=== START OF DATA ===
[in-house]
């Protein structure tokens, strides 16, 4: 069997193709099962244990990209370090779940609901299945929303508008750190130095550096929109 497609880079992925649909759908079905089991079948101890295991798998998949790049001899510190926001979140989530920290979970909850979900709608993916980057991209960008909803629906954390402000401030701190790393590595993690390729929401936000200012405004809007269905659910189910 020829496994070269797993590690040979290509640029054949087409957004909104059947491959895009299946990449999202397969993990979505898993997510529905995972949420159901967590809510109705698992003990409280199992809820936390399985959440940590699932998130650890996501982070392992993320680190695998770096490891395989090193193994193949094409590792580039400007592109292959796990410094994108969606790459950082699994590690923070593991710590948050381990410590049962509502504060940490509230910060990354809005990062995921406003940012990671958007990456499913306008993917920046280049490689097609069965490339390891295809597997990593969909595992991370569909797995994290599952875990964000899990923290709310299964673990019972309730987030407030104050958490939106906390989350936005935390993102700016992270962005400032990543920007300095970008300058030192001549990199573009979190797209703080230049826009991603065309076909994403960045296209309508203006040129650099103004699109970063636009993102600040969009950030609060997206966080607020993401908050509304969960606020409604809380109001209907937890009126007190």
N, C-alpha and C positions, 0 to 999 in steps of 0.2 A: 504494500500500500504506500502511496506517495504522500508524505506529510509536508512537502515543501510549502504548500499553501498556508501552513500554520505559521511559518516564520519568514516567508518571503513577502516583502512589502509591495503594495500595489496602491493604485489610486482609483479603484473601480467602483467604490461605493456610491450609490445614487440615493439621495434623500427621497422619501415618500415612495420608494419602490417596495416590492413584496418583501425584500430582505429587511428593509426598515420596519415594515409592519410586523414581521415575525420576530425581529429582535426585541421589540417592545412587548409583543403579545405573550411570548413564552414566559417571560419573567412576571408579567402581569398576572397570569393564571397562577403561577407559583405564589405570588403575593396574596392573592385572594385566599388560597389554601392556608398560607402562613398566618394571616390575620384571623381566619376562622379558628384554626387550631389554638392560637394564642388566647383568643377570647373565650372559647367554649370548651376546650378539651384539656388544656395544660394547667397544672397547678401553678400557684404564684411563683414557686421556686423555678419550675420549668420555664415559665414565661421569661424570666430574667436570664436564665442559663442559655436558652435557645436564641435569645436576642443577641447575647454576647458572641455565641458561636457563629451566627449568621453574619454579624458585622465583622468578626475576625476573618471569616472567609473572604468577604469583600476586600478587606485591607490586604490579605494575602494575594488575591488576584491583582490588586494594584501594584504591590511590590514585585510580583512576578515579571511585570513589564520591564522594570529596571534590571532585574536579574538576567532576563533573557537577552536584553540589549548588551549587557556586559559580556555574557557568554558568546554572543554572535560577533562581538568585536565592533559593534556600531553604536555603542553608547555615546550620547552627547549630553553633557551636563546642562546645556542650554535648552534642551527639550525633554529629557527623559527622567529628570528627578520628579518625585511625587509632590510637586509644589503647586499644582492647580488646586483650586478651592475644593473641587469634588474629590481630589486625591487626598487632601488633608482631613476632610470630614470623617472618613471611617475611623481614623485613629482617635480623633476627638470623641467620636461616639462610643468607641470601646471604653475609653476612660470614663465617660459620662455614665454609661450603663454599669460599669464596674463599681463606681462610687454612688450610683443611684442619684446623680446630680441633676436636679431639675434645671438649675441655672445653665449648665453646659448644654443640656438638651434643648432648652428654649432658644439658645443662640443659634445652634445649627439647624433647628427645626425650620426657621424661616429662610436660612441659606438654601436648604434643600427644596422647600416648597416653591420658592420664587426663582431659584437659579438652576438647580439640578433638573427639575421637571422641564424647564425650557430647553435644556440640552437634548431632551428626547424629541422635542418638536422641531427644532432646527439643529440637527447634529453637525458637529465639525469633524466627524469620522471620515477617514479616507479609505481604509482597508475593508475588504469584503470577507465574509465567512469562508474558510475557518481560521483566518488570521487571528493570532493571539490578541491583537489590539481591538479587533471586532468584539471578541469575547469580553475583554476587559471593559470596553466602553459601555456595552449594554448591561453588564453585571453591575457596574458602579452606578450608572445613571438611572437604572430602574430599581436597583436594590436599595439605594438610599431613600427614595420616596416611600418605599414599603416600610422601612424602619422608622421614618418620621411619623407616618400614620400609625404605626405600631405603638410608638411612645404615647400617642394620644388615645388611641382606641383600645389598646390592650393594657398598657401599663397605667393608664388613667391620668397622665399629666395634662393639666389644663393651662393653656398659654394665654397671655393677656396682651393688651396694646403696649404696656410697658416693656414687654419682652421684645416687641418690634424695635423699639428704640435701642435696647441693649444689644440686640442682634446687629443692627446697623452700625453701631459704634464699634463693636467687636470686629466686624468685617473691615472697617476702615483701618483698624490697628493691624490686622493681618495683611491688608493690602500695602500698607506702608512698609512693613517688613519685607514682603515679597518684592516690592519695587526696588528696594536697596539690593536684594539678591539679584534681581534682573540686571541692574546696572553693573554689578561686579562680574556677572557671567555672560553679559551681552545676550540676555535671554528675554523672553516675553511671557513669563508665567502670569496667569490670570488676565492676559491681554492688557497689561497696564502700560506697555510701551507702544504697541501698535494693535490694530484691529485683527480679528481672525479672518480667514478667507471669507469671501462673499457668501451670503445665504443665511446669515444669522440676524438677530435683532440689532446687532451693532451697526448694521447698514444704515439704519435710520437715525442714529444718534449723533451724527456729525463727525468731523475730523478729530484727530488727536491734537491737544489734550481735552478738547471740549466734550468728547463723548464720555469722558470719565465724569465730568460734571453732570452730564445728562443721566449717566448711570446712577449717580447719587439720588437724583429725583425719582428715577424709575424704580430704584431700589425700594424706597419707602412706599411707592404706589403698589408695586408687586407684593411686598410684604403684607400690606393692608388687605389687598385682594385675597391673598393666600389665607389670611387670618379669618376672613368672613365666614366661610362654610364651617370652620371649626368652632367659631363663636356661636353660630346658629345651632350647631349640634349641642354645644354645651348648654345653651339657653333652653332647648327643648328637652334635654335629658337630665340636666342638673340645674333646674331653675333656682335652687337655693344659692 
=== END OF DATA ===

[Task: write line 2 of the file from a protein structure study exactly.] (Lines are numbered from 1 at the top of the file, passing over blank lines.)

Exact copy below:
């Protein structure tokens, strides 16, 4: 069997193709099962244990990209370090779940609901299945929303508008750190130095550096929109 497609880079992925649909759908079905089991079948101890295991798998998949790049001899510190926001979140989530920290979970909850979900709608993916980057991209960008909803629906954390402000401030701190790393590595993690390729929401936000200012405004809007269905659910189910 020829496994070269797993590690040979290509640029054949087409957004909104059947491959895009299946990449999202397969993990979505898993997510529905995972949420159901967590809510109705698992003990409280199992809820936390399985959440940590699932998130650890996501982070392992993320680190695998770096490891395989090193193994193949094409590792580039400007592109292959796990410094994108969606790459950082699994590690923070593991710590948050381990410590049962509502504060940490509230910060990354809005990062995921406003940012990671958007990456499913306008993917920046280049490689097609069965490339390891295809597997990593969909595992991370569909797995994290599952875990964000899990923290709310299964673990019972309730987030407030104050958490939106906390989350936005935390993102700016992270962005400032990543920007300095970008300058030192001549990199573009979190797209703080230049826009991603065309076909994403960045296209309508203006040129650099103004699109970063636009993102600040969009950030609060997206966080607020993401908050509304969960606020409604809380109001209907937890009126007190």